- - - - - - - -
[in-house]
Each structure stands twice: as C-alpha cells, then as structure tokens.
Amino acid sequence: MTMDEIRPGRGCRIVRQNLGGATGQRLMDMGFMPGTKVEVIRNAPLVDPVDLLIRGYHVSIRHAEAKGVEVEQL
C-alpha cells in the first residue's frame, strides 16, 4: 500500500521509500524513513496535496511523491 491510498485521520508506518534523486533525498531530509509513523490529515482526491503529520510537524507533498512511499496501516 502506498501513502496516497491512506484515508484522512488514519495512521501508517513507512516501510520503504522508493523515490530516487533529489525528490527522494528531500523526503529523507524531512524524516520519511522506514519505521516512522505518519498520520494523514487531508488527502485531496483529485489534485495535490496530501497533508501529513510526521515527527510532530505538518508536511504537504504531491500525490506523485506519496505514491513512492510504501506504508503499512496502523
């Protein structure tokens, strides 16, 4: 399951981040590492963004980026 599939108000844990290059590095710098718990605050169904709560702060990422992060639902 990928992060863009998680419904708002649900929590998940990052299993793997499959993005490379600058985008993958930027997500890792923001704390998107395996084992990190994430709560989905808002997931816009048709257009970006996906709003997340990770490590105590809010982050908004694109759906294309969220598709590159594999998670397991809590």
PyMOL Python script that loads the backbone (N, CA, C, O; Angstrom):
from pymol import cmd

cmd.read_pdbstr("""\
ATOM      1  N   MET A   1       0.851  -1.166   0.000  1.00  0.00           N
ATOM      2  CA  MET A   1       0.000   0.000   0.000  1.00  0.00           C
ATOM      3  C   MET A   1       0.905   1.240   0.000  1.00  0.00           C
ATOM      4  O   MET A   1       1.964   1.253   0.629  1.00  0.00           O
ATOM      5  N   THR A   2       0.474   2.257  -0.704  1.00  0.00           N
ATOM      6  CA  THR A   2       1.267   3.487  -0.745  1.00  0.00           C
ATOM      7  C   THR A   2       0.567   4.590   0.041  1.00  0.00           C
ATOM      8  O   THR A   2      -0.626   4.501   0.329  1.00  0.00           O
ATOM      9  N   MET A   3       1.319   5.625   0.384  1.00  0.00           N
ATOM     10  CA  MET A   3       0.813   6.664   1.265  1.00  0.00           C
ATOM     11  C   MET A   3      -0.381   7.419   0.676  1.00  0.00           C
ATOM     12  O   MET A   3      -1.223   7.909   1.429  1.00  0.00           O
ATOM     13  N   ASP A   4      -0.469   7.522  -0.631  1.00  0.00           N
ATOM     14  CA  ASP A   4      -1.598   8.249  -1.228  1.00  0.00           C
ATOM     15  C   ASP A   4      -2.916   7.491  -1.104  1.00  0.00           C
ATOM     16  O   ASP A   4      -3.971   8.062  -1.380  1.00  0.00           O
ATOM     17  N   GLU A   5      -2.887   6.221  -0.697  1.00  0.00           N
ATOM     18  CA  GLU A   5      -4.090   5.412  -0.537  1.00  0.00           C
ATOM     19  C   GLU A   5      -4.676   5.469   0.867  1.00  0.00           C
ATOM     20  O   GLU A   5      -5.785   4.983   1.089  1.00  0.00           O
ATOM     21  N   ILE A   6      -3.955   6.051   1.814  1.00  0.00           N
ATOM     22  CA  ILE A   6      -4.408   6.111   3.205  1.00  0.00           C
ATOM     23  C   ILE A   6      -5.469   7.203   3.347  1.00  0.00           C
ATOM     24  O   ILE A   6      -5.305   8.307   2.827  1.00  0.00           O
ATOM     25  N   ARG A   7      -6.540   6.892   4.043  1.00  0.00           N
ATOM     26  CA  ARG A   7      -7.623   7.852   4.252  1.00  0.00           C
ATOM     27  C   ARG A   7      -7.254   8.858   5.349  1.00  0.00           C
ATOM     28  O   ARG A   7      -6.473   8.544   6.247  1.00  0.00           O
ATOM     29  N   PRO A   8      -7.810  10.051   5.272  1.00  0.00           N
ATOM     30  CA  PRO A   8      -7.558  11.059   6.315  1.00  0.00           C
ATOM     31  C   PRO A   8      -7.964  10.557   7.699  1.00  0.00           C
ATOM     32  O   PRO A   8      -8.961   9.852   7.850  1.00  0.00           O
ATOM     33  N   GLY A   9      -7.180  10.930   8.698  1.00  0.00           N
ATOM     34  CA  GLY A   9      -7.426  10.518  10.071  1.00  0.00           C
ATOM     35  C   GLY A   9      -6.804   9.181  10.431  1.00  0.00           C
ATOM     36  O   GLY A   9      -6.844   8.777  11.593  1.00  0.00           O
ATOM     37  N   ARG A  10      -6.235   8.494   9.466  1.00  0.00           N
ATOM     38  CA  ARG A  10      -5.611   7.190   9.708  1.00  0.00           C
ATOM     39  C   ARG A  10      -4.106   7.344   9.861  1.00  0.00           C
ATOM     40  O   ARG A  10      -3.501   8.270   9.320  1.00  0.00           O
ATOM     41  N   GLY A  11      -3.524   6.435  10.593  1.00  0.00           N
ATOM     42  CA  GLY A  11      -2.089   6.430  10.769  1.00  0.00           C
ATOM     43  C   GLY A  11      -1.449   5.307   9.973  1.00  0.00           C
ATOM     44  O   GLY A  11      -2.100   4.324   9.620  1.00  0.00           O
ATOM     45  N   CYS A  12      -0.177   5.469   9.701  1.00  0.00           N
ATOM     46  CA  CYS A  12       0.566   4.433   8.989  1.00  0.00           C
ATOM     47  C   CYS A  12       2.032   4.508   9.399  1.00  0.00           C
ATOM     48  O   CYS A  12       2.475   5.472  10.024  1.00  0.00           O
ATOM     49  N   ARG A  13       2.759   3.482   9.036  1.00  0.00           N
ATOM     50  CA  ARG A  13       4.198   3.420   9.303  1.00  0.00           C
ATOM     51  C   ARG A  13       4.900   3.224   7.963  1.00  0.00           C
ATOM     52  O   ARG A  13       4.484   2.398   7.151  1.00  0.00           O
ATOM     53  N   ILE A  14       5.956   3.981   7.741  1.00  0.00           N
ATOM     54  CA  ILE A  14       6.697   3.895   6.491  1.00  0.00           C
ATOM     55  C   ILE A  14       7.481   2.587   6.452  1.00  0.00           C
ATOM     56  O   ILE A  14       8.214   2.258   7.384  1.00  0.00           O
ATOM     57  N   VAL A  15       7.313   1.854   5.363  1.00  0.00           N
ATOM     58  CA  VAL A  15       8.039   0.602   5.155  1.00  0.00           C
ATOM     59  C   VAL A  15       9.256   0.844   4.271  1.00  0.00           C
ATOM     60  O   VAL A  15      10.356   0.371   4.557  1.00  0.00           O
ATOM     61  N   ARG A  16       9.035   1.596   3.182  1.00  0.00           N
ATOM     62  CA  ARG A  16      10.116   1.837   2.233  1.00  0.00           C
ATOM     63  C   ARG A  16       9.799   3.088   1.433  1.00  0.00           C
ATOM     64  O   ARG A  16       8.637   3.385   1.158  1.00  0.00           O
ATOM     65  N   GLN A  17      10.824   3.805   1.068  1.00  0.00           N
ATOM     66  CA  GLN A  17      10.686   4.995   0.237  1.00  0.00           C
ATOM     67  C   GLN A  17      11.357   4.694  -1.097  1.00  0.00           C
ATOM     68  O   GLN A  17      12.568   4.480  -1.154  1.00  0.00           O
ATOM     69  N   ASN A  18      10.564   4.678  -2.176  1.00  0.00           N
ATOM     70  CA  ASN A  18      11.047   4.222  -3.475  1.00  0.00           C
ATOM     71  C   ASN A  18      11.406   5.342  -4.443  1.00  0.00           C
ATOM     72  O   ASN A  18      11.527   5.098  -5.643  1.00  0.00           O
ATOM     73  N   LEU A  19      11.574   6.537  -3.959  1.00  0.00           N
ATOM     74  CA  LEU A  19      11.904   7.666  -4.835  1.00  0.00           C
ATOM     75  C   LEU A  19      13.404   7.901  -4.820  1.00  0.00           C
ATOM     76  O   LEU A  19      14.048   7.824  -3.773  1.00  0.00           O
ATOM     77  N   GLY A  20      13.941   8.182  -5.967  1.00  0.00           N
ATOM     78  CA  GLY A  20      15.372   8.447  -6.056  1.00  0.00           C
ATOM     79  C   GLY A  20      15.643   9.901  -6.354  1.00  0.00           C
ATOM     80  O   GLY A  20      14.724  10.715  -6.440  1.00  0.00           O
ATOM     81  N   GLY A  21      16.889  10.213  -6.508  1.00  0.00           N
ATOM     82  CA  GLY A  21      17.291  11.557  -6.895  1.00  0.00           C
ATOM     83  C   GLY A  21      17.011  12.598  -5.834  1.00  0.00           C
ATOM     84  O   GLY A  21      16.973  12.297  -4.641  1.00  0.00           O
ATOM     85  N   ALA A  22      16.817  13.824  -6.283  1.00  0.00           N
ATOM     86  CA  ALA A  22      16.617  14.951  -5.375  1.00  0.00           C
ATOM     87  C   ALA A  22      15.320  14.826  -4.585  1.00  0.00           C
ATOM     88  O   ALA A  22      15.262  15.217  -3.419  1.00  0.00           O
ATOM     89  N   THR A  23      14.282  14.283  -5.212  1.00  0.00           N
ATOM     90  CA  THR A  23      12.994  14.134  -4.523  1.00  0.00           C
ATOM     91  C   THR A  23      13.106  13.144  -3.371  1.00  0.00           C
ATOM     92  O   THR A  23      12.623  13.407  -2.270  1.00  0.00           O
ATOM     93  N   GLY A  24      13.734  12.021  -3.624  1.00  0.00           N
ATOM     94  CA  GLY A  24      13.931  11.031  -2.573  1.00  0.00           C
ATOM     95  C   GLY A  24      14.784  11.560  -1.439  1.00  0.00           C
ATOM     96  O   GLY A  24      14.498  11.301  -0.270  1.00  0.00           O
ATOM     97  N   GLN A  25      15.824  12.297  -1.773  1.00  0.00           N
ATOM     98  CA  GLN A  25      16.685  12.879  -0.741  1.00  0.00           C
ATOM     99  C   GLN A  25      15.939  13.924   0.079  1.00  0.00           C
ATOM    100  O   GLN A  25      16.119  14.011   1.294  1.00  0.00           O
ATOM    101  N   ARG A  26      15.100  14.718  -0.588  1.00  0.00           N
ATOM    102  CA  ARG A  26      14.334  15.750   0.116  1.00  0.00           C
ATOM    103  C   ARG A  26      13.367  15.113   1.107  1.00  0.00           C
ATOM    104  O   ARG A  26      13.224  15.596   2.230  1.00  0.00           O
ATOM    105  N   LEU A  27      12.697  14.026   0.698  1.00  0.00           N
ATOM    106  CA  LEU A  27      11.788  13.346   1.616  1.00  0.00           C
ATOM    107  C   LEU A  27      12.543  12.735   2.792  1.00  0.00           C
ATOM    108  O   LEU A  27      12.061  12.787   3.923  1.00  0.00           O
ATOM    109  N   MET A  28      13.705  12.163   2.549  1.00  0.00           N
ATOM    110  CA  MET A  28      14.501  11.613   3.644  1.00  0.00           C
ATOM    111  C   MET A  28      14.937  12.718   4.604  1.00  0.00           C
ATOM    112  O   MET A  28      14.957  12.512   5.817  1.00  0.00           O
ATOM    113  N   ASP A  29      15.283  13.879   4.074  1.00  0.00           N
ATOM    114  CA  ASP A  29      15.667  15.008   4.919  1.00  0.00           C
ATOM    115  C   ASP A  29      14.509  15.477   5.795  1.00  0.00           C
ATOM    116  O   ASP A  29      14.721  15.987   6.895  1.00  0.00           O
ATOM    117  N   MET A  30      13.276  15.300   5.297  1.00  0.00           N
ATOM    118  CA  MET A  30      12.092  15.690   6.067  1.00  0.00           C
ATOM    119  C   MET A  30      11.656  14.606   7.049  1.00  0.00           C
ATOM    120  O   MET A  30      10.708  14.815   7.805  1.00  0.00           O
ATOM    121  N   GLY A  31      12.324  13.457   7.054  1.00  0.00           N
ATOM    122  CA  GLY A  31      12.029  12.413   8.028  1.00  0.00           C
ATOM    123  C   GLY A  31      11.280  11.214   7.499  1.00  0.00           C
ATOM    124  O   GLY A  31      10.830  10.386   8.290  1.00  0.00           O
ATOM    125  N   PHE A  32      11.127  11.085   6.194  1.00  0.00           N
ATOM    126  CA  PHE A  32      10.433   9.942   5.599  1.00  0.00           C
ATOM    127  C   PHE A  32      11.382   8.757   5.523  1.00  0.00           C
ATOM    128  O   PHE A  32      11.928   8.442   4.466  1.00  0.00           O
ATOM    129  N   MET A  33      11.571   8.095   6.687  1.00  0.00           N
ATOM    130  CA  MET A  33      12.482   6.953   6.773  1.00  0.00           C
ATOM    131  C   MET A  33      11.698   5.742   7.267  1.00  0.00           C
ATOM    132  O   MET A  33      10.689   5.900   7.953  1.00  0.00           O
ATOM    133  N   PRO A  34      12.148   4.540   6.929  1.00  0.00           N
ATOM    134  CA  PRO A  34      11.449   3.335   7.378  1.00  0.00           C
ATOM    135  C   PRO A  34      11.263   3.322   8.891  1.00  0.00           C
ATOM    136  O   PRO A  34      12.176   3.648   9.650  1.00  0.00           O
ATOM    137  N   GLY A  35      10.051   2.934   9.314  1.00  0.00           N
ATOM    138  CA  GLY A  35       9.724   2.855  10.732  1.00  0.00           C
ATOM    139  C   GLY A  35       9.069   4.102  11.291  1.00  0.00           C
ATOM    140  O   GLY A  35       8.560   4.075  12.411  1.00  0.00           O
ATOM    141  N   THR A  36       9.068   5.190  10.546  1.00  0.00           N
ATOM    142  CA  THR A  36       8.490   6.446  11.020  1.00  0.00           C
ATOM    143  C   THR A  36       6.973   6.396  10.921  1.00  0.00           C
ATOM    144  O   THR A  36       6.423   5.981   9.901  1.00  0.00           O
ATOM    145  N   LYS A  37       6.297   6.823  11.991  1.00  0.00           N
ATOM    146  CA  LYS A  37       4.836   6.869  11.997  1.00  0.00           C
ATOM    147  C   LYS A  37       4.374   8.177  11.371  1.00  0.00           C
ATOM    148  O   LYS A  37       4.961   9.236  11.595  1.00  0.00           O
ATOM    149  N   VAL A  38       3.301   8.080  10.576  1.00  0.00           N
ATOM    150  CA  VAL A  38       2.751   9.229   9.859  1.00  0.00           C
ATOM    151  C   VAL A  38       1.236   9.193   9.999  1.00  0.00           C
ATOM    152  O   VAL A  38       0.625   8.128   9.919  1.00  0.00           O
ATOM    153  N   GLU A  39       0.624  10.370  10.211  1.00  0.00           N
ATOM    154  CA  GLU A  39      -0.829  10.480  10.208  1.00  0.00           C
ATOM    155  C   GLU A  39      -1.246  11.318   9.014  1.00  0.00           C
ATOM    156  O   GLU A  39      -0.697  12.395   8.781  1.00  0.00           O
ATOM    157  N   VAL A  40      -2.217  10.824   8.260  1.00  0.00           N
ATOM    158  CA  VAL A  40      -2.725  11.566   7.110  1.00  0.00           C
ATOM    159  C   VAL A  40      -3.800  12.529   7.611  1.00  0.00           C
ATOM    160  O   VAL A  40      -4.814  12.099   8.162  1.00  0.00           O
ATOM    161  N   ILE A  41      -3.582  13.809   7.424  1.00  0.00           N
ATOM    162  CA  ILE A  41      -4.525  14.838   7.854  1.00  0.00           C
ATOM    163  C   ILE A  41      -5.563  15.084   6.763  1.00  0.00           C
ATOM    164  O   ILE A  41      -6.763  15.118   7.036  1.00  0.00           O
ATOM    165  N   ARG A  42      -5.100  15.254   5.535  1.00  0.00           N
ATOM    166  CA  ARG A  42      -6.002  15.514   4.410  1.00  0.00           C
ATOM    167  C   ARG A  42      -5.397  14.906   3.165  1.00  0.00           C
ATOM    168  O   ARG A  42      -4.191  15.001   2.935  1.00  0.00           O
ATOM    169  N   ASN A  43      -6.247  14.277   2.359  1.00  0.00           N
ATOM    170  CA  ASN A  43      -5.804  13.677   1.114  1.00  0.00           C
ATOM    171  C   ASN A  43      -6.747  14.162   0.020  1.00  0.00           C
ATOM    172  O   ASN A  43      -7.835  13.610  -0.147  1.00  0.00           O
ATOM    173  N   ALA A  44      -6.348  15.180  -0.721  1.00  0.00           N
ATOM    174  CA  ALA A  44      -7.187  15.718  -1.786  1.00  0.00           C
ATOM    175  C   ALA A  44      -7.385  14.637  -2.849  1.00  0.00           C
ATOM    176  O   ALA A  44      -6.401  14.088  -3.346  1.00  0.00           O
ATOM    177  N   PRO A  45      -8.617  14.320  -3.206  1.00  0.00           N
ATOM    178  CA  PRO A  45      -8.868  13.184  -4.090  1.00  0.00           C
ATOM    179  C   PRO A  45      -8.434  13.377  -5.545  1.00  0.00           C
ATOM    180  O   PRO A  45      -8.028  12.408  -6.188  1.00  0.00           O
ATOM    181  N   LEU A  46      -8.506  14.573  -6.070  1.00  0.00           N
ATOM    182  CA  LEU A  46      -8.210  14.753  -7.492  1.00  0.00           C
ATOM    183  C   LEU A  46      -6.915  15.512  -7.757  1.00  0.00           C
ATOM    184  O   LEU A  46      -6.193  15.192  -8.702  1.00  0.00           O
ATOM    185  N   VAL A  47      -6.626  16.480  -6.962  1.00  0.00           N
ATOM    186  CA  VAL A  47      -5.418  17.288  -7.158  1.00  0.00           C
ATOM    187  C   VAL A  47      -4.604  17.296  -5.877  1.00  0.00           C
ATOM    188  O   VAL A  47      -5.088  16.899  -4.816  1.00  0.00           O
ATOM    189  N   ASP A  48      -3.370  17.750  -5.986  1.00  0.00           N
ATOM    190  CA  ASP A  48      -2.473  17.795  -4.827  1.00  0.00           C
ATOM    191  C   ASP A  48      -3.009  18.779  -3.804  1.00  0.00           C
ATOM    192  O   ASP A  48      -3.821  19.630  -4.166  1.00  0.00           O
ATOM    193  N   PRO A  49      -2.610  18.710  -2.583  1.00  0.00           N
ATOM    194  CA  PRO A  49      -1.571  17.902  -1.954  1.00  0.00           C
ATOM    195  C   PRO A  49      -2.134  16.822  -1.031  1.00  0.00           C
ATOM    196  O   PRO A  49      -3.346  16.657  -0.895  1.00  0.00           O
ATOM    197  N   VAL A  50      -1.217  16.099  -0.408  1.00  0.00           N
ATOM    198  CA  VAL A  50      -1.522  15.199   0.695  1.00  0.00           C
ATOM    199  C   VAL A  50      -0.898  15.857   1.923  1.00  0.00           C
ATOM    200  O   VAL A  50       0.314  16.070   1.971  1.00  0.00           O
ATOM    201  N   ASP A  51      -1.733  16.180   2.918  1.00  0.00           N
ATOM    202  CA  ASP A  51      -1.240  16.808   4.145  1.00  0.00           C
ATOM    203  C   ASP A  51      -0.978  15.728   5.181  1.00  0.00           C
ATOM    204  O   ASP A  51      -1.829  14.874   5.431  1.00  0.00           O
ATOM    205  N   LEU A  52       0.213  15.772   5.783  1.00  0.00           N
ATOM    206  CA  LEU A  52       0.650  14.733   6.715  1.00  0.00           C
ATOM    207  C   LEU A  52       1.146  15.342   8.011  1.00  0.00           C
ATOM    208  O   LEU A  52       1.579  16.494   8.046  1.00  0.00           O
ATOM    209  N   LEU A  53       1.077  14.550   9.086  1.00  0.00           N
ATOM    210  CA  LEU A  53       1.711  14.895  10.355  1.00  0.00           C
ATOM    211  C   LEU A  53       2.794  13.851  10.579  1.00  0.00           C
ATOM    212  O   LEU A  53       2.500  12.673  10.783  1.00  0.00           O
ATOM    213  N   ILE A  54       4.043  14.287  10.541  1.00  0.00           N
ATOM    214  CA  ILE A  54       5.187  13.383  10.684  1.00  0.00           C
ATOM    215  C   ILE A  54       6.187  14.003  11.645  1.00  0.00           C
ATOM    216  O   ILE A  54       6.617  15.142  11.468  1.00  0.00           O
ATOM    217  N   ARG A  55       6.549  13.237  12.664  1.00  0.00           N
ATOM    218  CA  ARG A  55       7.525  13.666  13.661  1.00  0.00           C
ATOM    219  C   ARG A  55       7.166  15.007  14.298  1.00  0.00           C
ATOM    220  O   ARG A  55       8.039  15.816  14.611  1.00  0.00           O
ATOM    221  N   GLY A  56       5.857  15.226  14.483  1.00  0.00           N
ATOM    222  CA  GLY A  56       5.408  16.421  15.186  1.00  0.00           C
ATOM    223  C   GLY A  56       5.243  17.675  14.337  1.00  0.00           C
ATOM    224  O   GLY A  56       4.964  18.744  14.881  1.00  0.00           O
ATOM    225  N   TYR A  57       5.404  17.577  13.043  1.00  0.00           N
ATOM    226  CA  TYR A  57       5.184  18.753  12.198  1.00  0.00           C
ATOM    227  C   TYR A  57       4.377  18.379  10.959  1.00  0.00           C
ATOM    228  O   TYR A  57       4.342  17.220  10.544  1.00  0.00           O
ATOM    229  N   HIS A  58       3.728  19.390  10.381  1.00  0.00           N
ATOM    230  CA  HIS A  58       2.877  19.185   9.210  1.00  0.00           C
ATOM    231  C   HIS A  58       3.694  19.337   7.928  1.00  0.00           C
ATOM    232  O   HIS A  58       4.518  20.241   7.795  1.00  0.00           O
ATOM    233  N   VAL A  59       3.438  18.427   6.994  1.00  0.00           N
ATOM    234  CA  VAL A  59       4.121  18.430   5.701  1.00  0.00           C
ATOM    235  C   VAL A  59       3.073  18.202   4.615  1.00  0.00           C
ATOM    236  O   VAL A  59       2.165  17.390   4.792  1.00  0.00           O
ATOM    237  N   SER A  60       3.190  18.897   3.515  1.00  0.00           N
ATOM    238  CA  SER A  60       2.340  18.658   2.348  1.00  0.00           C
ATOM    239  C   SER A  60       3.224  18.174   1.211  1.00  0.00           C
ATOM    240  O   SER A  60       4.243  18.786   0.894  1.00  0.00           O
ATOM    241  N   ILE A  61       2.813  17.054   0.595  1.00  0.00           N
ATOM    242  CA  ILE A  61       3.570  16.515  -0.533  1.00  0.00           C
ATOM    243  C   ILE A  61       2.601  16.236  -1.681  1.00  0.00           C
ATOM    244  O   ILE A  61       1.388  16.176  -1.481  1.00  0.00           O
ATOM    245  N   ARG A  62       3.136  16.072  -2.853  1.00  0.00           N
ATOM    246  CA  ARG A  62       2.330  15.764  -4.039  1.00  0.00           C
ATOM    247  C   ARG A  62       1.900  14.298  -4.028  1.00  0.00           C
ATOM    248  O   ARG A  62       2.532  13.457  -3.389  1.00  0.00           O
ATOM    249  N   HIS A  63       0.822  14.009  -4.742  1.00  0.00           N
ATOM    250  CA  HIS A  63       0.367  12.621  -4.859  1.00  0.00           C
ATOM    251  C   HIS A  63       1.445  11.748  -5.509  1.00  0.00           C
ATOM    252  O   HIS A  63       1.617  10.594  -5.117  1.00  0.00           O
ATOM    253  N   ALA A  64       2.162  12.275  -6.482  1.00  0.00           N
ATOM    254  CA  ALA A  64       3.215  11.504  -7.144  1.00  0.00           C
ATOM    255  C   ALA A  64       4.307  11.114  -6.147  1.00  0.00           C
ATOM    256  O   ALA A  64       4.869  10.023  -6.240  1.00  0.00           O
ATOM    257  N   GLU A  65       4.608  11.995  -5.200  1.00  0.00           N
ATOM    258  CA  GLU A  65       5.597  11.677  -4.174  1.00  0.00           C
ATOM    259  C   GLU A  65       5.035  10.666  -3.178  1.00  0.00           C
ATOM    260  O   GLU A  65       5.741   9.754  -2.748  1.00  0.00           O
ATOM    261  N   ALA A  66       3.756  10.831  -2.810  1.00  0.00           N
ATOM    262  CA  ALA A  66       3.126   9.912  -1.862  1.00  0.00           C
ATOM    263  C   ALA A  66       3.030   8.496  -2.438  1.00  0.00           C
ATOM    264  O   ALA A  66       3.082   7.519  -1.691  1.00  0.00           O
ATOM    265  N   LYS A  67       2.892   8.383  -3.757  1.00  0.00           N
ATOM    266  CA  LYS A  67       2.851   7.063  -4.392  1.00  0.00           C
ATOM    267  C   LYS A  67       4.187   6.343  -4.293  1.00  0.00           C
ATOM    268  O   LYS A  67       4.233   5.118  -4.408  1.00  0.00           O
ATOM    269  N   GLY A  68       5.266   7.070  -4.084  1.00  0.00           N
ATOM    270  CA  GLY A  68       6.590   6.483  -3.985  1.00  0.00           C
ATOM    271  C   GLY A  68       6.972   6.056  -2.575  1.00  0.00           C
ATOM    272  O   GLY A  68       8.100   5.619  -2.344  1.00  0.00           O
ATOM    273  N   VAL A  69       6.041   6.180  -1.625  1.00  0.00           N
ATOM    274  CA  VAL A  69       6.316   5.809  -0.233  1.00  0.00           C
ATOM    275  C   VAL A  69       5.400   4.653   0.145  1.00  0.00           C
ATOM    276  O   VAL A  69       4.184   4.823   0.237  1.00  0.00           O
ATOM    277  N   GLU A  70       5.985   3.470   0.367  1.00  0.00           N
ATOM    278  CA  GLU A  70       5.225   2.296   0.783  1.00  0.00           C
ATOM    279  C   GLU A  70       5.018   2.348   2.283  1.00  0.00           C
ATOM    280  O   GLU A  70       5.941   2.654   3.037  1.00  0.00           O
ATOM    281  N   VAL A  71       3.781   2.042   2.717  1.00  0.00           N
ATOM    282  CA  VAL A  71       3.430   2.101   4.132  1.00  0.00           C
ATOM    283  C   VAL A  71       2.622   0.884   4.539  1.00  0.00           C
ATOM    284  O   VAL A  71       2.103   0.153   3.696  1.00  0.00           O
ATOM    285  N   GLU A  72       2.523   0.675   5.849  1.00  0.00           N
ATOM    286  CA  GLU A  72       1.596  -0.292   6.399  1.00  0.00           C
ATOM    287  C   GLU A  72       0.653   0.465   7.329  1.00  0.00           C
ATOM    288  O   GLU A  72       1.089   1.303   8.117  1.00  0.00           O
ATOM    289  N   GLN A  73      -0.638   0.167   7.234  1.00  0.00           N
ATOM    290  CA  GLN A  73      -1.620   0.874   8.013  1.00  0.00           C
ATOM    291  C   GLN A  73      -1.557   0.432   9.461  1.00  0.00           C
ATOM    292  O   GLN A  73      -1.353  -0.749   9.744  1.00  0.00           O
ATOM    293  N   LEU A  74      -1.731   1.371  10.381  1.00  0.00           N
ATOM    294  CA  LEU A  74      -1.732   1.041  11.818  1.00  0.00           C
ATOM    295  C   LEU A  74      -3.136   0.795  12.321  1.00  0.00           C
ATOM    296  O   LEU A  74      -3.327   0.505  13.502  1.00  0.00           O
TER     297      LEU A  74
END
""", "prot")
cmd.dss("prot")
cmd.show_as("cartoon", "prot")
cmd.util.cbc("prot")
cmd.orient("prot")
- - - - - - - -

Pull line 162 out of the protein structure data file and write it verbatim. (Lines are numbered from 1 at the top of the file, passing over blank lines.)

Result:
ATOM    154  CA  GLU A  39      -0.829  10.480  10.208  1.00  0.00           C